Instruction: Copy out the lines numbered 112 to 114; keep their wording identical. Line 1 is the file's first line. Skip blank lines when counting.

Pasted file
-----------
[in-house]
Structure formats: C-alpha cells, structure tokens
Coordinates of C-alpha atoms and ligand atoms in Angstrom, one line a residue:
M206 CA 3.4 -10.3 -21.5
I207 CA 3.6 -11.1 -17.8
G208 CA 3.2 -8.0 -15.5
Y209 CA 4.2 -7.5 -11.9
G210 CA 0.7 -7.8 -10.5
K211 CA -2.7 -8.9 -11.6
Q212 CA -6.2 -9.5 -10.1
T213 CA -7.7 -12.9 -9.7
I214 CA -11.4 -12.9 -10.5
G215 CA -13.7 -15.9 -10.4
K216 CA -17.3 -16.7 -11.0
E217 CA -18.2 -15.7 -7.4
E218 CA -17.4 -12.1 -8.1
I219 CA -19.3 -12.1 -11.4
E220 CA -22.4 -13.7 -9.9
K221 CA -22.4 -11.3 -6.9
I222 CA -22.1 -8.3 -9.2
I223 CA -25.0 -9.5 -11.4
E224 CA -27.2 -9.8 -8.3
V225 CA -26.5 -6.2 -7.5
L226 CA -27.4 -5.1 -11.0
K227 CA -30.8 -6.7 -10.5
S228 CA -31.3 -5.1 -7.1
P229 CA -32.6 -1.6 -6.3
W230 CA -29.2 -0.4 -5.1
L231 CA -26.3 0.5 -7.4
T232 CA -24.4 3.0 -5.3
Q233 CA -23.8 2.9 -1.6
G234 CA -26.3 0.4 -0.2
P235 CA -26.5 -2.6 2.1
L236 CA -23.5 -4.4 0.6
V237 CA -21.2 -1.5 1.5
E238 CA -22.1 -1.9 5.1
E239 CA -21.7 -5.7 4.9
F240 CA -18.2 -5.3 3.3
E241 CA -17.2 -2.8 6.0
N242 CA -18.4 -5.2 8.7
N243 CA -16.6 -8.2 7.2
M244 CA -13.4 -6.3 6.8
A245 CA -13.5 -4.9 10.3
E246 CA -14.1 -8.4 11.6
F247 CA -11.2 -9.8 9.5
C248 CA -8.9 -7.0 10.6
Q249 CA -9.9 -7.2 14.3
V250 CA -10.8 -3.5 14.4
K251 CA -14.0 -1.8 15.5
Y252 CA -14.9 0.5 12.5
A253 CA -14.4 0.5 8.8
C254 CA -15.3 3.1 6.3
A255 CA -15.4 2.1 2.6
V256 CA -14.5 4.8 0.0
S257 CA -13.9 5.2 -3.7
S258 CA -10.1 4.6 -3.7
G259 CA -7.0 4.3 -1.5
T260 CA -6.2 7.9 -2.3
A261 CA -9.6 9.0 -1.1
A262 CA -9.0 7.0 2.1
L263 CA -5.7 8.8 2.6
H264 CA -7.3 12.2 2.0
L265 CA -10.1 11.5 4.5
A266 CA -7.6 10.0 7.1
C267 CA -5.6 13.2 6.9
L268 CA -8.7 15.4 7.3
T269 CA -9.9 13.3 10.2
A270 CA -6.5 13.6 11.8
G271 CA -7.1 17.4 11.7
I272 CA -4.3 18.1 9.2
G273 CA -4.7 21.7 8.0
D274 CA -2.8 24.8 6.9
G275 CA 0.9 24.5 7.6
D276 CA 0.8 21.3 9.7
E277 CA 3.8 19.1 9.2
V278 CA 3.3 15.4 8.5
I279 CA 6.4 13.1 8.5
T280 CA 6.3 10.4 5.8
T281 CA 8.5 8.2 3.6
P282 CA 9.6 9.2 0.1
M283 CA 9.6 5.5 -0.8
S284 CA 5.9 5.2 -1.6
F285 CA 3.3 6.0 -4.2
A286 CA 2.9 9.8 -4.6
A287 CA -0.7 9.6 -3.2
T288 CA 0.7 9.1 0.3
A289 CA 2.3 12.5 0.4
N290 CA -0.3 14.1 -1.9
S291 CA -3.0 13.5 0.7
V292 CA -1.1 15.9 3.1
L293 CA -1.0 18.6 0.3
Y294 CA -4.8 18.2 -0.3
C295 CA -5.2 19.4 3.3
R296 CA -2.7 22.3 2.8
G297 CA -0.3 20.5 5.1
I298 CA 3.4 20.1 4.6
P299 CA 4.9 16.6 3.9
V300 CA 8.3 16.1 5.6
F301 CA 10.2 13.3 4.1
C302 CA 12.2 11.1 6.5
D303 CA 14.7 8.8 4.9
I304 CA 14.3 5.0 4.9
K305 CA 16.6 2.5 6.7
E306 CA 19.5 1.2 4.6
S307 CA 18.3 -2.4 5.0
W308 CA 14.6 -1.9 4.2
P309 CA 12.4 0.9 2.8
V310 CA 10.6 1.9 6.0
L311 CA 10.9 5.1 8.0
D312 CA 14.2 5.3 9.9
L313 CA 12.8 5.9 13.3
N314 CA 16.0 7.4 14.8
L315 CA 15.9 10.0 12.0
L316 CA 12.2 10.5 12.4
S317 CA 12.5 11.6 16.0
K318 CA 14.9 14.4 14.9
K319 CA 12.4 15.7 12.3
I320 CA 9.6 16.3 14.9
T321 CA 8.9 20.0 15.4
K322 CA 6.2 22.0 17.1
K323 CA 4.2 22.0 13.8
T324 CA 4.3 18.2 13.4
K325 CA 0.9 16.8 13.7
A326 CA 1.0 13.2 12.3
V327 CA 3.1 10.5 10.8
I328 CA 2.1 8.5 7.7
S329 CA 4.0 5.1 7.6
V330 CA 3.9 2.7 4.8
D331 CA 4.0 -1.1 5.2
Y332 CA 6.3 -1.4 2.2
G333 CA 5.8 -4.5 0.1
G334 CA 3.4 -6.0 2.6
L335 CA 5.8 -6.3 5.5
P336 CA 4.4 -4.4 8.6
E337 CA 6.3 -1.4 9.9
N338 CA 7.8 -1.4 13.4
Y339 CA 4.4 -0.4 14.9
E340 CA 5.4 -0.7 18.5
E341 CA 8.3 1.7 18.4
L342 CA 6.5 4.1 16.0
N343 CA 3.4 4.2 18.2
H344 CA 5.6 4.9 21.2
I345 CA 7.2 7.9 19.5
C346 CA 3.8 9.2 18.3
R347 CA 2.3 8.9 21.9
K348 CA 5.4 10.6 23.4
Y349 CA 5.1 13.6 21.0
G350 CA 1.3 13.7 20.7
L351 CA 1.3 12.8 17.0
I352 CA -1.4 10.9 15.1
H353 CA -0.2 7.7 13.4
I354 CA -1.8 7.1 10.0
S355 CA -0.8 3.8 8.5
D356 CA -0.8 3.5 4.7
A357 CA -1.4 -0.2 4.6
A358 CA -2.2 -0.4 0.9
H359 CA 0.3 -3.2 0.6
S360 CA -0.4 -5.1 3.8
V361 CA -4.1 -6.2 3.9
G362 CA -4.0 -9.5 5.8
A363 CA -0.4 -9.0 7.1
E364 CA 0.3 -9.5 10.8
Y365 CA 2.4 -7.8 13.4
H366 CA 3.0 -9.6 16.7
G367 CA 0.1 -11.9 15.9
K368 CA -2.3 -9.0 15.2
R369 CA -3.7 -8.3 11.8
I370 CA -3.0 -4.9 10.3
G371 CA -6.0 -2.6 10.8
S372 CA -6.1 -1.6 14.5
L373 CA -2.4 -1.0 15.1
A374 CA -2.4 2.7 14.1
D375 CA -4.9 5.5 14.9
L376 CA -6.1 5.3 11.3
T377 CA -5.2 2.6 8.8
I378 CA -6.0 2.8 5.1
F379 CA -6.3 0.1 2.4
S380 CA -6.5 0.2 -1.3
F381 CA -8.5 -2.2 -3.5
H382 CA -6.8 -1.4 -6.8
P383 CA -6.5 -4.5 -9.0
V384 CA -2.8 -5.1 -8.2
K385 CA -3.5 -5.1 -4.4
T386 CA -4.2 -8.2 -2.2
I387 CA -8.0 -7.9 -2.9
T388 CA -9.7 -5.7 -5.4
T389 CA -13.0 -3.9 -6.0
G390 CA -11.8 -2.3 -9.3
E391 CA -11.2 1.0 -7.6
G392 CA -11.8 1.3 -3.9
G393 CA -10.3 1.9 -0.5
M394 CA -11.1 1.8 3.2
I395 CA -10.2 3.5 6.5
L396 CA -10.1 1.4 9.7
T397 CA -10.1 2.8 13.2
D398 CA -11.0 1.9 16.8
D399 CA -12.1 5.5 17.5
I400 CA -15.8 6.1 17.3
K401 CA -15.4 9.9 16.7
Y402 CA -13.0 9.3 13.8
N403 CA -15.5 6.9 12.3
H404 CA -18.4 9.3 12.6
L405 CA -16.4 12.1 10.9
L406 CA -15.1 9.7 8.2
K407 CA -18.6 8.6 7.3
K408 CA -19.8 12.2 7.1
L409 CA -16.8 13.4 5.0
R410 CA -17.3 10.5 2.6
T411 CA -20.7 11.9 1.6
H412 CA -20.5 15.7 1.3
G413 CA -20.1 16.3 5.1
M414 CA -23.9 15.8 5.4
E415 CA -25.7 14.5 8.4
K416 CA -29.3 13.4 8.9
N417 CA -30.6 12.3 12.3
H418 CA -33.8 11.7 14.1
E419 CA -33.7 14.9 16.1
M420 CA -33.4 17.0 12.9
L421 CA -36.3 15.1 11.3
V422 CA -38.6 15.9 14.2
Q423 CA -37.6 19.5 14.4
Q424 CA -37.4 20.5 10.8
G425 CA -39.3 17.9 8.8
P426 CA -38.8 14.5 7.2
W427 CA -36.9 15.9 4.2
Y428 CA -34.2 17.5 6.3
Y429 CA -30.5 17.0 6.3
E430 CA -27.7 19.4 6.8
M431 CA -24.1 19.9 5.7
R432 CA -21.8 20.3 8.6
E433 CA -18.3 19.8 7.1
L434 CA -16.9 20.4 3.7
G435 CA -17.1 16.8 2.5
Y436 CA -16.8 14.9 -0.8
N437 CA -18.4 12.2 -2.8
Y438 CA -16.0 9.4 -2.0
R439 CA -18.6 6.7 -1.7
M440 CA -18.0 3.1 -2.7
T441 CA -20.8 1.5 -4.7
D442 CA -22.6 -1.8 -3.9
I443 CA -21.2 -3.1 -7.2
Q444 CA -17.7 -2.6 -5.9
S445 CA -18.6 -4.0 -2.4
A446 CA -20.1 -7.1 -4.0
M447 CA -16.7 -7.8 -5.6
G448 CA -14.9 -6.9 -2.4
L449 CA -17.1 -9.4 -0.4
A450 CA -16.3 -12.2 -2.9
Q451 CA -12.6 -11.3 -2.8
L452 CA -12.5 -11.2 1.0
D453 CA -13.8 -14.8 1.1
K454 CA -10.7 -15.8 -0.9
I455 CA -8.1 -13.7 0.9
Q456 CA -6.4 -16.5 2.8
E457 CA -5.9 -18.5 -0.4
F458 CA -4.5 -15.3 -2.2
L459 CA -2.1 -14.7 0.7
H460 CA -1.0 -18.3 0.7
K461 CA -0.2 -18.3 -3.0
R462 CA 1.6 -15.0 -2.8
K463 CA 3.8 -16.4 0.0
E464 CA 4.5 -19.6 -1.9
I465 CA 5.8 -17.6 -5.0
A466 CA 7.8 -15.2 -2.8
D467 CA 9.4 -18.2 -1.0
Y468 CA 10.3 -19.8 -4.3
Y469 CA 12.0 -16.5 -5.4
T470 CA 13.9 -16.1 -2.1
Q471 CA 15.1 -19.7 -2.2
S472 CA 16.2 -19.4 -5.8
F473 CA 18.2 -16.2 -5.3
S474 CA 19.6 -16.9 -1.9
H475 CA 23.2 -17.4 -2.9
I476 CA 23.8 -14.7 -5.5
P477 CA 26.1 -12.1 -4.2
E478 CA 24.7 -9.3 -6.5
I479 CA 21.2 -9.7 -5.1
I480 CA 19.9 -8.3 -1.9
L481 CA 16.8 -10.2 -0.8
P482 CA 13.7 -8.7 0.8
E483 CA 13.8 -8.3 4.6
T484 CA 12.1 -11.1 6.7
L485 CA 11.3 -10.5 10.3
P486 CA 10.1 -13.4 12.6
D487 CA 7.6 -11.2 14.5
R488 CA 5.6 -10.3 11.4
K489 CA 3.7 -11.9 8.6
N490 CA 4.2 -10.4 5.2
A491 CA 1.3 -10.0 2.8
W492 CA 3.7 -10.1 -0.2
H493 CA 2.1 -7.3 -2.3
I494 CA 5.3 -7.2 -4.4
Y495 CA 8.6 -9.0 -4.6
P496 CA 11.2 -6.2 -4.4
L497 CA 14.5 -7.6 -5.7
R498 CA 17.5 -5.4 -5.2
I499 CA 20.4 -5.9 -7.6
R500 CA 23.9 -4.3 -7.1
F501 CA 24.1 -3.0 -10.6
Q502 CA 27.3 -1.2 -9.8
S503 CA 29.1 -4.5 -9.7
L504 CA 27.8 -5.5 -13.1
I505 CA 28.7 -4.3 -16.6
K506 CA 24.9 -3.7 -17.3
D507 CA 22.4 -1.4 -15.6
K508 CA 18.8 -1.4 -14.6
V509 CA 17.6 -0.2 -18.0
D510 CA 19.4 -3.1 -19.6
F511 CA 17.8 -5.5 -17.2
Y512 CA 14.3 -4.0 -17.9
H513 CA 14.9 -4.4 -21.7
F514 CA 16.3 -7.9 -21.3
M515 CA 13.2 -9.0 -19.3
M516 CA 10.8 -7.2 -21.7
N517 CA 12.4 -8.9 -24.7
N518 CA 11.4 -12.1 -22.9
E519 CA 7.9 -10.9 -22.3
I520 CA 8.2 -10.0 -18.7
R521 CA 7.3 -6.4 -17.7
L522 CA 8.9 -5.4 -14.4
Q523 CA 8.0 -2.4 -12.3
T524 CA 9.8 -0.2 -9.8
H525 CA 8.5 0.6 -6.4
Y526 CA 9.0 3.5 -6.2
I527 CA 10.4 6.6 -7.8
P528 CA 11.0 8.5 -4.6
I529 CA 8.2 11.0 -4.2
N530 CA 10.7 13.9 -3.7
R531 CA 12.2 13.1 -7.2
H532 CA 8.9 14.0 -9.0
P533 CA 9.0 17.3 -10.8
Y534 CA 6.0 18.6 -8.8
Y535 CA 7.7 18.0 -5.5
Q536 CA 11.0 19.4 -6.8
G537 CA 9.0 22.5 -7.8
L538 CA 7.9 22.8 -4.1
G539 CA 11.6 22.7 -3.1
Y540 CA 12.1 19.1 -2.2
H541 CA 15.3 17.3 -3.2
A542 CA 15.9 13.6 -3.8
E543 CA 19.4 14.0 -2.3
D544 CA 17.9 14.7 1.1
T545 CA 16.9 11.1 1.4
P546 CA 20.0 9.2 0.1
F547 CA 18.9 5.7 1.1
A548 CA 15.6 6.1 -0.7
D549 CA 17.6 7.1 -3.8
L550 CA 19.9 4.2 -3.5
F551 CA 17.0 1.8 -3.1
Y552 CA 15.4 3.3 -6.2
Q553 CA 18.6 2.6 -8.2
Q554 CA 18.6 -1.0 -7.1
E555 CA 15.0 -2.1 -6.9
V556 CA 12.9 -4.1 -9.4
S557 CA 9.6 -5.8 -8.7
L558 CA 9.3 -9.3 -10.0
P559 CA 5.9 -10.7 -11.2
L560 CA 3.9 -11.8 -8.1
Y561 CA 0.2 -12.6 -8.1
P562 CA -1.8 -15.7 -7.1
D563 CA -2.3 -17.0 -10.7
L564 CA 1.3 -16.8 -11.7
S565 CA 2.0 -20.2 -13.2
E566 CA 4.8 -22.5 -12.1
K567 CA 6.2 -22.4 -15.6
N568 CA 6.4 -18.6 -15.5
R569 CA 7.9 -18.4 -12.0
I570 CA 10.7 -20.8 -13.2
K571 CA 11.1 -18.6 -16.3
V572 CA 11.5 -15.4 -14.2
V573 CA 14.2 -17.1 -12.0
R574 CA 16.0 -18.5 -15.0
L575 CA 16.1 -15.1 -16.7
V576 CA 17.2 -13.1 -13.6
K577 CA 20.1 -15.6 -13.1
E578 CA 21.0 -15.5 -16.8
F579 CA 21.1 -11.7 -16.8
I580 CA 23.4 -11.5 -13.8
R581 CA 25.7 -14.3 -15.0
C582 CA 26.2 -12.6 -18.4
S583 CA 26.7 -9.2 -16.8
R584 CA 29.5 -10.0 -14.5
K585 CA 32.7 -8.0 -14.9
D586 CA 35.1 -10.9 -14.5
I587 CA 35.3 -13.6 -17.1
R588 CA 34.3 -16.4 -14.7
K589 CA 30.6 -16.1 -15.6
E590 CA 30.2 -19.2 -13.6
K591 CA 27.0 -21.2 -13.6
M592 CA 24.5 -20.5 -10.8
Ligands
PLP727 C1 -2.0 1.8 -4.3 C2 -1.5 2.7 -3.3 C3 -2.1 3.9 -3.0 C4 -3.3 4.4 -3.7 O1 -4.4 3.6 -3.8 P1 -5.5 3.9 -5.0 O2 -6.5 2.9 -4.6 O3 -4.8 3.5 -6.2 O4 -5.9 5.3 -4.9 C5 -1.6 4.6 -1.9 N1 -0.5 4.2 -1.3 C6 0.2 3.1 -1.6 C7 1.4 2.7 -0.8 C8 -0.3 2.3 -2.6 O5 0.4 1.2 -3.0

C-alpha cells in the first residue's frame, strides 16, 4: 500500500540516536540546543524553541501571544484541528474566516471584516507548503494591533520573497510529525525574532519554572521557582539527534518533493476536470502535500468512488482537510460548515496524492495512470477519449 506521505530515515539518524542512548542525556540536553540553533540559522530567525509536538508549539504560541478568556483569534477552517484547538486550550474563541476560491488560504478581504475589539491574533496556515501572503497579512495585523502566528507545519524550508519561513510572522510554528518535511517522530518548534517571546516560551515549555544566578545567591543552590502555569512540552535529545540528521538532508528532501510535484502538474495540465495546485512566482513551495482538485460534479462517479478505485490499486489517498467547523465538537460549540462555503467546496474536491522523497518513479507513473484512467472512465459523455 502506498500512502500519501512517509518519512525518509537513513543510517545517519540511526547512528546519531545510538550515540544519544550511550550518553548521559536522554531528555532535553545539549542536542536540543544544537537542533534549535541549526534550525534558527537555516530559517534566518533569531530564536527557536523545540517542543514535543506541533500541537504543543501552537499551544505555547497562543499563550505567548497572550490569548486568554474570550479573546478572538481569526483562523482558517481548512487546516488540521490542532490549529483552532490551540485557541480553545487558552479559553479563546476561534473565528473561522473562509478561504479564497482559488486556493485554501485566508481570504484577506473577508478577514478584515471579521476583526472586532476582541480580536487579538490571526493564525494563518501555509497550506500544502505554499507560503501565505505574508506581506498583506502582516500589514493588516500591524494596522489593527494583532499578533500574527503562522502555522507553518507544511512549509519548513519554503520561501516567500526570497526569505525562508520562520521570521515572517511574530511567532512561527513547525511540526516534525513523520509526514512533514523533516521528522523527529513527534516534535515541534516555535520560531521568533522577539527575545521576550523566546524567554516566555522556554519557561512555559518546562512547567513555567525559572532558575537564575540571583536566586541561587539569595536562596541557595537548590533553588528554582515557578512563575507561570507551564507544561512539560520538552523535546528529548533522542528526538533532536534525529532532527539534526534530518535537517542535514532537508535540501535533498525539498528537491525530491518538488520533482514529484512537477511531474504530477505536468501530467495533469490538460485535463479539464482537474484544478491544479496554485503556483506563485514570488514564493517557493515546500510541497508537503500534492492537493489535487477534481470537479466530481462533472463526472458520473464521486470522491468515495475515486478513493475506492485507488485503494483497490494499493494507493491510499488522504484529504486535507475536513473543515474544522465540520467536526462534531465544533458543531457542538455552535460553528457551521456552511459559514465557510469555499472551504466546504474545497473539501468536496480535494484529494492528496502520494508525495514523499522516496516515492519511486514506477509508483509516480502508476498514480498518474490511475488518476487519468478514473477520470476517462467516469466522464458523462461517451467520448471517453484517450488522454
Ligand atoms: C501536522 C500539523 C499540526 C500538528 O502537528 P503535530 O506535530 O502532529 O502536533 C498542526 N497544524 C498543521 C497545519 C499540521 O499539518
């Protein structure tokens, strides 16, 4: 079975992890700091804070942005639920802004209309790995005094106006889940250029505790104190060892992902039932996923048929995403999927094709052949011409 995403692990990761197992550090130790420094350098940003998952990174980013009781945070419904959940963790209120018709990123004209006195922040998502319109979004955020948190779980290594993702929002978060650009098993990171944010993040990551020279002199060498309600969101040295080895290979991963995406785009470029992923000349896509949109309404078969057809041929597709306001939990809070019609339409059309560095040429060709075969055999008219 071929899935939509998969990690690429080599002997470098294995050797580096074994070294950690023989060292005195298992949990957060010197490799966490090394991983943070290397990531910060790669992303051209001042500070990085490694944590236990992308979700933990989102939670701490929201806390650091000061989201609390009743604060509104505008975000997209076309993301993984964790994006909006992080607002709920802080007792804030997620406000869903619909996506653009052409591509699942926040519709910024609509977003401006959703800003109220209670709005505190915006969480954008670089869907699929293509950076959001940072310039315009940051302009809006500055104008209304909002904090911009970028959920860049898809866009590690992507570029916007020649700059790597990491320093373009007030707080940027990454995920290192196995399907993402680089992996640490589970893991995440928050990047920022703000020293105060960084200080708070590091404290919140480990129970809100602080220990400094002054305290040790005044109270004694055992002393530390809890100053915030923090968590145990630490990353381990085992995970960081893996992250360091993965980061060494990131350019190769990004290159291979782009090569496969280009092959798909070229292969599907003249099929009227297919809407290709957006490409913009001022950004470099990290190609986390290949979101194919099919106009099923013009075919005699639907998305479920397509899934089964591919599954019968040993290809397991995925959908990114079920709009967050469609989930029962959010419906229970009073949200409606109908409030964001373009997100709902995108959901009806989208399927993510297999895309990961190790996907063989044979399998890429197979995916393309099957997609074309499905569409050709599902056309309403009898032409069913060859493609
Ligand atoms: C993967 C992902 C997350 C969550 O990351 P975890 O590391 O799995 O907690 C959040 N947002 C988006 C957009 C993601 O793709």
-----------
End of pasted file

N314 CA 16.0 7.4 14.8
L315 CA 15.9 10.0 12.0
L316 CA 12.2 10.5 12.4